Buying a home
What is loan serviceability and how do banks calculate it?
14 July 2022
“How much can I borrow?”
When you’re thinking about a home loan, it’s one of the first questions you’re likely to ask.
For a lender answering this question, one important consideration is “how much can you comfortably pay back, now, and in the future?”
It’s what banks call ‘loan serviceability’.
How banks calculate a borrower’s ability to service a loan
When estimating a borrower’s ability to repay, or service a loan, lenders consider a range of factors, including an applicant’s:
- expenses, and
- debt commitments – like credit card limits.
A good way to understand how much home loan you can afford is to talk to a Suncorp Bank home loan specialist. They can also explain the different types of loans available, their costs and benefits, and which could be right for you.
Suncorp Bank’s easy-to-use home loan calculators are also great starting points.
With our Home Loan Repayment Calculator, you can experiment with different loan amounts and terms (the loan term is the number of years you’ll be making repayments) to see how much your monthly repayments might be.
Similarly, the Home Loan Borrowing Calculator gives you a quick estimate of how much you could potentially borrow based on your income and expenses.
What types of income will lenders consider?
When looking at your ability to service a loan, lenders will often consider various types of personal income, including:
- salary and wages
- sole trader business profits
- investments, such as rental properties and dividends, and
- payments from Centrelink.
Because some income may be less consistent year-over-year, it may be factored differently. For example, a rental property could go without tenants for a period of time and share market dividends can fluctuate. As a result, a lender may only factor a portion of your investment income when assessing your ability to service a loan.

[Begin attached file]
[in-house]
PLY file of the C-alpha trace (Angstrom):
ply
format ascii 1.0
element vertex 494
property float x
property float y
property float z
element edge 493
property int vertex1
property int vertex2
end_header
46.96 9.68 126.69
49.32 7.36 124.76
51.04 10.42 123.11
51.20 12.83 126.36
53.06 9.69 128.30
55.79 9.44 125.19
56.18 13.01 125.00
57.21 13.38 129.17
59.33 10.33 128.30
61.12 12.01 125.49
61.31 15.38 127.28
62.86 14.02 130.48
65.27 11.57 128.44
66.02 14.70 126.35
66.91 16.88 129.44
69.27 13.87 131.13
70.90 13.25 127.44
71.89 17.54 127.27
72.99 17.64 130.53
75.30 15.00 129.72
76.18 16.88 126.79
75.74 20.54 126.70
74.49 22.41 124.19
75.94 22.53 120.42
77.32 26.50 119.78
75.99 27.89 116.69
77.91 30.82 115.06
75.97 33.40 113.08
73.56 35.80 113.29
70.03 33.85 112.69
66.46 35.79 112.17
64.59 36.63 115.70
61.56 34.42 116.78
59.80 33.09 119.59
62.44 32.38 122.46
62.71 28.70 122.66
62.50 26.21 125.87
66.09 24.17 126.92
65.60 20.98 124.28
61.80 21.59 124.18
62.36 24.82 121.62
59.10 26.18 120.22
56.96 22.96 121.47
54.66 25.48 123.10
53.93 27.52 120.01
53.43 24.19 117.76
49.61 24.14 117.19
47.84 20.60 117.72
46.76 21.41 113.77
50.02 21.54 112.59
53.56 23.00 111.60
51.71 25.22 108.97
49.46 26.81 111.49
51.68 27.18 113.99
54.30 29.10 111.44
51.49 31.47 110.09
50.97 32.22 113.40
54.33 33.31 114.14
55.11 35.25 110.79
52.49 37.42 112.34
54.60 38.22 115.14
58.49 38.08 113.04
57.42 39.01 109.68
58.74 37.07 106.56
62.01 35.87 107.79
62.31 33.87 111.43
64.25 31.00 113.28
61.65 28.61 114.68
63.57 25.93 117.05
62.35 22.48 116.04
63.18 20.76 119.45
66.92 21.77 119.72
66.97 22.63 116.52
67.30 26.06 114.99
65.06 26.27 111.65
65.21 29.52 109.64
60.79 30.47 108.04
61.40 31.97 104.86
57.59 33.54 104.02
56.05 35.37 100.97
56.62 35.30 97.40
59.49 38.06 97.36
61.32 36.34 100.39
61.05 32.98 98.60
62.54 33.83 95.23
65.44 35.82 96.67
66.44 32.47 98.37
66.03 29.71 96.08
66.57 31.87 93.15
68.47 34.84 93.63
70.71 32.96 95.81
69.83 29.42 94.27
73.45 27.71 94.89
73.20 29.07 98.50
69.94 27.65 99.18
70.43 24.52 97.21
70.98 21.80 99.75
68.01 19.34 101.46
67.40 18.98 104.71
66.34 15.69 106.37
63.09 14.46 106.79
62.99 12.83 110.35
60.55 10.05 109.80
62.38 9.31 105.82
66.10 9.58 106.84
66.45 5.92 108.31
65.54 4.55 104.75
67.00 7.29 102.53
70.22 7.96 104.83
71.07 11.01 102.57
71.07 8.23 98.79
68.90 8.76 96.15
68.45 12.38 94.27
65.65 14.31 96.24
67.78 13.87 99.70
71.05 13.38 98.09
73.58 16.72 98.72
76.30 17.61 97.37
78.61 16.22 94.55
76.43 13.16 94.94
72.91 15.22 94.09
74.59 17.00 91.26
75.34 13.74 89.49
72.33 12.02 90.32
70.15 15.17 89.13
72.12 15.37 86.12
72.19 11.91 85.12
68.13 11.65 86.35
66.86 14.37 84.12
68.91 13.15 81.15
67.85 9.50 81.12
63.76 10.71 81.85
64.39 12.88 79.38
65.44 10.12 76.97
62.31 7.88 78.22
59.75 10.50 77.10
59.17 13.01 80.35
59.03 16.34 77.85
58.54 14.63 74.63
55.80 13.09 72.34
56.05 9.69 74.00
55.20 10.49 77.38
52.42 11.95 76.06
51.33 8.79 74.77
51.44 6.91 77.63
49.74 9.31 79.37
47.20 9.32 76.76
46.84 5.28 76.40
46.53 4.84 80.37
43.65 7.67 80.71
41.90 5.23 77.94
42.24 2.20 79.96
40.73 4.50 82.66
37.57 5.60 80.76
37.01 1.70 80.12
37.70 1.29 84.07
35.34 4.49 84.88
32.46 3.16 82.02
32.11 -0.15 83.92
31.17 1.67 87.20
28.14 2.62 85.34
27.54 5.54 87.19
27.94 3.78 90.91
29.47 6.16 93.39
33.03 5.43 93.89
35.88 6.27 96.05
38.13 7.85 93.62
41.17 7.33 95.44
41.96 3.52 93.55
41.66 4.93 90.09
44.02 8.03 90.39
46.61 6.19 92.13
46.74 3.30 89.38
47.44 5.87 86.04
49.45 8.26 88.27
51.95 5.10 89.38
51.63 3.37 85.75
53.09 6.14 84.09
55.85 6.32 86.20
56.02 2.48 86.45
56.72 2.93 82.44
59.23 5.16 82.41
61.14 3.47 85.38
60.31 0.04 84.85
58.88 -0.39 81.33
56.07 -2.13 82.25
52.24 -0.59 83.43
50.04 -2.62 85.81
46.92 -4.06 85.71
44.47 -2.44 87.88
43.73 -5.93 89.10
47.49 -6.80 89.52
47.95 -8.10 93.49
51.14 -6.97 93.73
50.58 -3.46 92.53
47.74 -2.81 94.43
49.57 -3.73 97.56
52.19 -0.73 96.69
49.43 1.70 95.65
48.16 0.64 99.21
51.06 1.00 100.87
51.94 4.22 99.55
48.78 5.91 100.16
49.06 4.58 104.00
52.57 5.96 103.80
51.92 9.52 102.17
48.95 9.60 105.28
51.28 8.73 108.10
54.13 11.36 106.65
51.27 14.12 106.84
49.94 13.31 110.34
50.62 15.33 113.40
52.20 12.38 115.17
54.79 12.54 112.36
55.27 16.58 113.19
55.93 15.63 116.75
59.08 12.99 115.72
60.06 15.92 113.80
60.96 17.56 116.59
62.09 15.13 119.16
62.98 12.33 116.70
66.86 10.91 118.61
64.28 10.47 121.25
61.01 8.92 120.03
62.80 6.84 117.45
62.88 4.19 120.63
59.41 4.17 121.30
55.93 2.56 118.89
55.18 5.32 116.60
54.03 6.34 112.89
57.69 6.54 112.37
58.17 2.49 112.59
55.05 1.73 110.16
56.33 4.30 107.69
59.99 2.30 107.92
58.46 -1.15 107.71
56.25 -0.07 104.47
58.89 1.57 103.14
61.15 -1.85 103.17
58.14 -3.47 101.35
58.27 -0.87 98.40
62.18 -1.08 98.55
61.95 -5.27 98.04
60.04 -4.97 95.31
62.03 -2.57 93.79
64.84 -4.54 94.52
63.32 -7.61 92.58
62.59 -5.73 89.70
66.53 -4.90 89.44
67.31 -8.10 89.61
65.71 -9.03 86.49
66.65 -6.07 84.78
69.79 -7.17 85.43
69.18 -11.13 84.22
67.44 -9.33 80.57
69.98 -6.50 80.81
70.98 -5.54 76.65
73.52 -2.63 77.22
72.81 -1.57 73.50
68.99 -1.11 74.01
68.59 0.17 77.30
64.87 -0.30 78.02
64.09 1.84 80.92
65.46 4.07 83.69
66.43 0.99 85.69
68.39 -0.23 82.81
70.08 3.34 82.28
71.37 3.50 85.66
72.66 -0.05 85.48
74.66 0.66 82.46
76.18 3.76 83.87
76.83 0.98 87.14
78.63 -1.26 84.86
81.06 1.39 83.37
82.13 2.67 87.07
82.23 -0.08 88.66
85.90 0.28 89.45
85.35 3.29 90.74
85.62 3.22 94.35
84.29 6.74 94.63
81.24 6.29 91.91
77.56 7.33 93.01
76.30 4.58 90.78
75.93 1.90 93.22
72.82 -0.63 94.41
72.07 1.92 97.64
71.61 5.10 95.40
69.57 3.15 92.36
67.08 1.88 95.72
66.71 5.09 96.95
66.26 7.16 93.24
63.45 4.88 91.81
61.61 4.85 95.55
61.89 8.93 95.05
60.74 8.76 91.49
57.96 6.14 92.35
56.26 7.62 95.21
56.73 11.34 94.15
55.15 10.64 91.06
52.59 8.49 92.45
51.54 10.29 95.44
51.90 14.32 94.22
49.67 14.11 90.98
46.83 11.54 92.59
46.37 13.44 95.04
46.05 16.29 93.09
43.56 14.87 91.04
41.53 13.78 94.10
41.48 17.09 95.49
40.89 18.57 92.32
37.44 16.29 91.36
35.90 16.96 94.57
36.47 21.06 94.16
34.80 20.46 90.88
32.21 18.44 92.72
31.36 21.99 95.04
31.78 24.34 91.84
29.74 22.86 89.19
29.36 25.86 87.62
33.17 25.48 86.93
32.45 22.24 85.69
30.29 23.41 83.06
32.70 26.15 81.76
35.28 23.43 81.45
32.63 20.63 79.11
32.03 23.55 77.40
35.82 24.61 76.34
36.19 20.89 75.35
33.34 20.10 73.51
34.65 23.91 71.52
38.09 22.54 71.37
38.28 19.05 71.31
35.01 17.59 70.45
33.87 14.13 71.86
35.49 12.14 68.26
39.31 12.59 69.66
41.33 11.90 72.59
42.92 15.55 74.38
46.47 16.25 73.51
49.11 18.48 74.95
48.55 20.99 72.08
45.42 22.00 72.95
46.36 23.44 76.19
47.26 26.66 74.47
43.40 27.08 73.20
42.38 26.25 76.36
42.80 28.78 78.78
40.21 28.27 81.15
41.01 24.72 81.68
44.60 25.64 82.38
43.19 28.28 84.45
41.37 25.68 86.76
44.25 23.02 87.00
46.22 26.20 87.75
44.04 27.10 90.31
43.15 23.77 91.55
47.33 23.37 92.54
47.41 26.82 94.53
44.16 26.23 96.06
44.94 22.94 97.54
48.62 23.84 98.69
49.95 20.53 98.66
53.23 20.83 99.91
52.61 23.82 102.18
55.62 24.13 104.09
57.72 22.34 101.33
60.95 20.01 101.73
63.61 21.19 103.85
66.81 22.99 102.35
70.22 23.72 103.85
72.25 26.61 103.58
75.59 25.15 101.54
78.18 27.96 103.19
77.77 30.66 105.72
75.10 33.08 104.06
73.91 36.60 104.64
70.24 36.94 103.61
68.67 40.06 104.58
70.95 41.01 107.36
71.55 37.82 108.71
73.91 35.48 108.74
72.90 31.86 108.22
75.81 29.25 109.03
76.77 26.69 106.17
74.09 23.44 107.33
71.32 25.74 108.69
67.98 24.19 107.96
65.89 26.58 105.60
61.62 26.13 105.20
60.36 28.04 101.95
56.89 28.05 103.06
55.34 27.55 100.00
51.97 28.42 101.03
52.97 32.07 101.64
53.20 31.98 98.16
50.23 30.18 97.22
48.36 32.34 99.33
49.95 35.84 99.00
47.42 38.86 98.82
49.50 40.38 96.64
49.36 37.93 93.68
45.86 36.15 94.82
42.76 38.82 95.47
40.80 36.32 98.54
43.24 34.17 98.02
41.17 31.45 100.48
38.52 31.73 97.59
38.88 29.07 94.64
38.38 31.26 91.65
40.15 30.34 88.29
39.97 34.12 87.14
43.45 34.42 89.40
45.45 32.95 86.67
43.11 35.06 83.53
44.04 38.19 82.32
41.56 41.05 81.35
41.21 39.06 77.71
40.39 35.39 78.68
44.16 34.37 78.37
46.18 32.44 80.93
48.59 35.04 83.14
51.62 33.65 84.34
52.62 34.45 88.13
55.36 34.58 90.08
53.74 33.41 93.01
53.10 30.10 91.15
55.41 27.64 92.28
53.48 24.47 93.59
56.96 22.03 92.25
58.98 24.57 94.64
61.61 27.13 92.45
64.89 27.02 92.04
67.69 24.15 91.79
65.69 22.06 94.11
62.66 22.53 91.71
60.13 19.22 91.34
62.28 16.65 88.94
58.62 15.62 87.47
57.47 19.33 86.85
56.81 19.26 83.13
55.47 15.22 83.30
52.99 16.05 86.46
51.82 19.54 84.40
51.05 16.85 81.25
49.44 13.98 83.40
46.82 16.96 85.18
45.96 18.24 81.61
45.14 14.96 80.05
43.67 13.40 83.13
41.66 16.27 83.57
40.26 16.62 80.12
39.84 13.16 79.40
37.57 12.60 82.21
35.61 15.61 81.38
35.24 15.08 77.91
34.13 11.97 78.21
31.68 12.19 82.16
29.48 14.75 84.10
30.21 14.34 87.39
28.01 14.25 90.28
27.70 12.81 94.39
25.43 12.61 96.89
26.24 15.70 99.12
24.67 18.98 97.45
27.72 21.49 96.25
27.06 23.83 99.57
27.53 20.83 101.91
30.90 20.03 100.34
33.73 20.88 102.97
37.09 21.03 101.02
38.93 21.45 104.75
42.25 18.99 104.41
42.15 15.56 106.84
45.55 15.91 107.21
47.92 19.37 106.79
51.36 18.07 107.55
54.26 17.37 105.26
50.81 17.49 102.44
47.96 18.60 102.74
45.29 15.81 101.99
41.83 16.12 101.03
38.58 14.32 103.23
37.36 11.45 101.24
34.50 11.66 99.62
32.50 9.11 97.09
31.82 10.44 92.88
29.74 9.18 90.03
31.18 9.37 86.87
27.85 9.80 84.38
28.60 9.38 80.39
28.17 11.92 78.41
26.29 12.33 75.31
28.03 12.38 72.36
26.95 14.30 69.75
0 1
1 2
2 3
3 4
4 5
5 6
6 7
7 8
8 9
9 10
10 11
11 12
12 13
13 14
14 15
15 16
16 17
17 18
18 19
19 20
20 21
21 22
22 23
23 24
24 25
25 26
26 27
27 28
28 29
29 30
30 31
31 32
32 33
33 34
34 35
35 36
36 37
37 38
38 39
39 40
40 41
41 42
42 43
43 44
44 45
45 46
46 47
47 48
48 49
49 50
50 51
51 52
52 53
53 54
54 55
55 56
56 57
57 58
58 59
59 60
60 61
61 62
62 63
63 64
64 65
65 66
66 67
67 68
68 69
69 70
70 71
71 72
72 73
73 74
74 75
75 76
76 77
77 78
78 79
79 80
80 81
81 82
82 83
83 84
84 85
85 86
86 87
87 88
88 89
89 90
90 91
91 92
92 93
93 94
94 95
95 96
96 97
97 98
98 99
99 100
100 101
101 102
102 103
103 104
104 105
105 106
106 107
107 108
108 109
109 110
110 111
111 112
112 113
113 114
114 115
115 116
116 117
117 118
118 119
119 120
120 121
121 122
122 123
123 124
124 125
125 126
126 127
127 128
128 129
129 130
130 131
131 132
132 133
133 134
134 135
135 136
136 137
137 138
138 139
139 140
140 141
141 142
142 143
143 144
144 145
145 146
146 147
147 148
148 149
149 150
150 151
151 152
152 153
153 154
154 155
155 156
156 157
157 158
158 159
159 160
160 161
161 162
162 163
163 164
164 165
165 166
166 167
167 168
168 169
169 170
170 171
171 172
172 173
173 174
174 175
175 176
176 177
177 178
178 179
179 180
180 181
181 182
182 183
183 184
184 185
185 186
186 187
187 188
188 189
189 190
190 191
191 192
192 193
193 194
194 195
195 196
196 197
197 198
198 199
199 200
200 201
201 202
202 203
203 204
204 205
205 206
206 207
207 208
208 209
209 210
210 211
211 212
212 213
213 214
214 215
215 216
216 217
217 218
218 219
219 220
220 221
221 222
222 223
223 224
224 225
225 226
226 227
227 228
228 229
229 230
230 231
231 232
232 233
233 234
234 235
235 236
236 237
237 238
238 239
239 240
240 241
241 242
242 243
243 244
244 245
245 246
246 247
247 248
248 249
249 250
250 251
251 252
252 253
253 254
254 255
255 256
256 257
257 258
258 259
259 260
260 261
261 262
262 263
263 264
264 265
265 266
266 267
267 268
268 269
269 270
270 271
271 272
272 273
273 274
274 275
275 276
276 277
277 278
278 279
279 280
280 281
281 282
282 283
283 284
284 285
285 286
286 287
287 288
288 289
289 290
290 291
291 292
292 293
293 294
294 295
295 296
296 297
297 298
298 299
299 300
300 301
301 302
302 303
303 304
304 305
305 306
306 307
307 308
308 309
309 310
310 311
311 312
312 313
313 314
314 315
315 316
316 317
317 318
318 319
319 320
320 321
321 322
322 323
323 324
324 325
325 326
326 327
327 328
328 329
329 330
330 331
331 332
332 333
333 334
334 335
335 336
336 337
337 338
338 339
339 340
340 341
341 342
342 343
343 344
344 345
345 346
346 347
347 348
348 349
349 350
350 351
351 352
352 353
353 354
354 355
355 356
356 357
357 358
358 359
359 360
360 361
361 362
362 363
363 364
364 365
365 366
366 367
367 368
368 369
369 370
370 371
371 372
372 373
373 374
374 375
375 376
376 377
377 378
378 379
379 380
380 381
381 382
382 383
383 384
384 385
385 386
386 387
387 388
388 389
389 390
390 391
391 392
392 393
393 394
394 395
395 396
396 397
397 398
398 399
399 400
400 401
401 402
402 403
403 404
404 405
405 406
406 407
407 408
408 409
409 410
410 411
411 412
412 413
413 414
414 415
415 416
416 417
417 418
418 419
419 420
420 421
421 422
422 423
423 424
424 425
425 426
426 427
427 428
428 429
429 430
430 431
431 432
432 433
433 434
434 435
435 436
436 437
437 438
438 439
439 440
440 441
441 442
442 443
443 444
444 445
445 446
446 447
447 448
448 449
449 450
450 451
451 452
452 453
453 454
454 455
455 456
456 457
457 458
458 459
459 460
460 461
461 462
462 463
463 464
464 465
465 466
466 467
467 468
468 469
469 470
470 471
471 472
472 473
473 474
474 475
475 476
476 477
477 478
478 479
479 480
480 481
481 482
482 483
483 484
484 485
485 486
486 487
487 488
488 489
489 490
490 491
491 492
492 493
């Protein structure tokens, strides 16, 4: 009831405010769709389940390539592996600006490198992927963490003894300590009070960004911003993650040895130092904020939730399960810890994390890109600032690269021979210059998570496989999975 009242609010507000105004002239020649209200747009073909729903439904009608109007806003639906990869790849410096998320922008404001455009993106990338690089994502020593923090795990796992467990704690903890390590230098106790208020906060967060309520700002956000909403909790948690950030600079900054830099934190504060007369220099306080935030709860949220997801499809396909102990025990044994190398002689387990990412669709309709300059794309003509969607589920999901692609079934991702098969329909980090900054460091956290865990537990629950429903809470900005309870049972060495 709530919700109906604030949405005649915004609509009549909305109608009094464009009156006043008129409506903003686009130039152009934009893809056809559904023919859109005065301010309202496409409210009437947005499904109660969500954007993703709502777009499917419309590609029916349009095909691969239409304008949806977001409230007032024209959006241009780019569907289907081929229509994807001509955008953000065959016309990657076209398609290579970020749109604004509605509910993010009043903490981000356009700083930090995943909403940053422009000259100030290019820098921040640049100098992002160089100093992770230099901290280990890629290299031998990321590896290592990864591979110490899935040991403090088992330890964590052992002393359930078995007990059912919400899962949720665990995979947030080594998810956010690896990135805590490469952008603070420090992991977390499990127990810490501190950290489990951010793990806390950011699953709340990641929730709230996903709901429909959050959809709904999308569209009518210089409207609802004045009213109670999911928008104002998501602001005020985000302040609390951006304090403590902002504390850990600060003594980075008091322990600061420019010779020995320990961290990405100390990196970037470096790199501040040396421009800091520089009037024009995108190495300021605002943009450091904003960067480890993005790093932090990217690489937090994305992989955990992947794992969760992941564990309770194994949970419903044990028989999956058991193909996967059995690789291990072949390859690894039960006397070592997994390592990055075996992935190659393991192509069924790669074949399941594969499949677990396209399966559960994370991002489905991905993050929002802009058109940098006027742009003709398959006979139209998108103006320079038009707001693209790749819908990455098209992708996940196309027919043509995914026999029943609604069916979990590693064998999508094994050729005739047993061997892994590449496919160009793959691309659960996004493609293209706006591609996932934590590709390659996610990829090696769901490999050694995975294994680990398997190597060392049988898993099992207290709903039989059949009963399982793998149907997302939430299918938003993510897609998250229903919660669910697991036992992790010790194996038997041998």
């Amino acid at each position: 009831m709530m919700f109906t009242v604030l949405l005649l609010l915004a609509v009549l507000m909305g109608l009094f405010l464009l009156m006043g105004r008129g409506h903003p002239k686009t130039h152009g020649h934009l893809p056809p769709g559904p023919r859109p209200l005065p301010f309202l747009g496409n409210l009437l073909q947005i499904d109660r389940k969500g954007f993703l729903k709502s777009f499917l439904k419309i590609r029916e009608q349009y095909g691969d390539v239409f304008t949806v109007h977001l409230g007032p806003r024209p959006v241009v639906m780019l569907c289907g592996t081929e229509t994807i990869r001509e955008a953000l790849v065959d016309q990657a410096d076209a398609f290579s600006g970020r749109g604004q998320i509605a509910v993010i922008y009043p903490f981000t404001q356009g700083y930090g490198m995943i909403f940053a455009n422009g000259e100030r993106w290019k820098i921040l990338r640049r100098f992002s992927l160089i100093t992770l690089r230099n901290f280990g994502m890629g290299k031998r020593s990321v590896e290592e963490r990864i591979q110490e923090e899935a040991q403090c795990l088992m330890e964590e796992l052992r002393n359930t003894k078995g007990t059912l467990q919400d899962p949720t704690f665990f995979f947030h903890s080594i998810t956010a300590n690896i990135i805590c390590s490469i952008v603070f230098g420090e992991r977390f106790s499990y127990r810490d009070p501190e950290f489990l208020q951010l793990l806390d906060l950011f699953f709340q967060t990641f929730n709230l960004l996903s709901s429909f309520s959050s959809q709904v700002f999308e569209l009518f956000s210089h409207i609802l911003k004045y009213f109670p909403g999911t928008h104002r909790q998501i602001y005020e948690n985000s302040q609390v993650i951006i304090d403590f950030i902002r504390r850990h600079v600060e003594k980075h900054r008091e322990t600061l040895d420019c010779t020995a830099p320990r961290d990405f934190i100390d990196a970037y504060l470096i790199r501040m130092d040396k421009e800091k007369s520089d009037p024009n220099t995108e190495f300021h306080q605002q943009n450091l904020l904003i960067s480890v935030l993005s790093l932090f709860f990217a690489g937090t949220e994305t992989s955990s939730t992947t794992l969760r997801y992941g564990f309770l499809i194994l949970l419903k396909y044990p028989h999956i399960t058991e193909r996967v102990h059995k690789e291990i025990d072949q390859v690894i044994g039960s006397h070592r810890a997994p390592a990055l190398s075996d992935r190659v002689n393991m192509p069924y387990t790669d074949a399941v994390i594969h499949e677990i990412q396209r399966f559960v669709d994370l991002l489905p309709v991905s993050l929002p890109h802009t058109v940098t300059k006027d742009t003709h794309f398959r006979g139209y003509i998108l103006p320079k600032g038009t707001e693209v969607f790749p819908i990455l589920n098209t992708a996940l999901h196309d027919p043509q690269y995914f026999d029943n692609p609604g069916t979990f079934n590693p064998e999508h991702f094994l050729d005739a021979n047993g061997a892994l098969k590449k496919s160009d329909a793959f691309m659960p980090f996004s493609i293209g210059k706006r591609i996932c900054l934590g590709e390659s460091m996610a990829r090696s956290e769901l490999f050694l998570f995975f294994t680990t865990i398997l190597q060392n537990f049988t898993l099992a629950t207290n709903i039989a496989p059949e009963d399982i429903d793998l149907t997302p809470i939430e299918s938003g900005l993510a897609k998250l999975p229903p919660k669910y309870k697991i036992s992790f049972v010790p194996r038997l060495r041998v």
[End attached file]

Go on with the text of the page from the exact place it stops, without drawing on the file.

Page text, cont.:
Loan serviceability changes when interest rates go up and down
Lenders know interest rates can increase so they’ll factor that into loan serviceability too.
Hypothetically, let's say you’re interested in borrowing $400,000 and the advertised annual variable interest rate is 2.70%. At that rate, your repayments would be $1,835 per month on a 25-year loan. In reviewing your application, a lender may calculate the loan’s affordability if the rate went up three percentage points, to 5.70% p.a. Under that scenario, your monthly repayments would be $2,504. The lender would want to be confident that amount would still be affordable based on your current and estimated future finances.
How to improve your ability to service a loan
While increasing your income can sometimes be beyond your control, you can usually reduce your expenses. You might want to start by paying down high-interest debt.
You can also close credit card accounts you’re not actively using. Even if you don’t owe money on a card, the available credit can reduce your borrowing capacity.
Talk to an expert about your home loan options
Suncorp Bank’s lending specialists can help you make informed decisions, whether you’re a first home buyer or an experienced property investor. All information and advice is 100% obligation-free.
- How much can I borrow for a home loan?
- A simple guide to home loan interest rates
- Everything you need to know about the First Home Owners Grant in your state
Banking products are issued by Suncorp-Metway Ltd ABN 66 010 831 722 AFSL No 229882 Australian Credit Licence 229882 (“Suncorp Bank”) to approved applicants only. Please read the relevant Product Information Document, Lending Fees and Charges and Home Package Plus Terms and Conditions before making a decision regarding any Suncorp Bank products. Fees, charges, terms and conditions apply and are available on request or on our Product Information Documents and Forms page.
The information in this article is intended to be of a general nature only and any advice has been prepared without taking into account your particular objectives, financial situations or needs, so you should consider whether it is appropriate for you before acting on it. We do not accept any legal responsibility for any loss incurred as a result of reliance upon it – please make your own enquiries.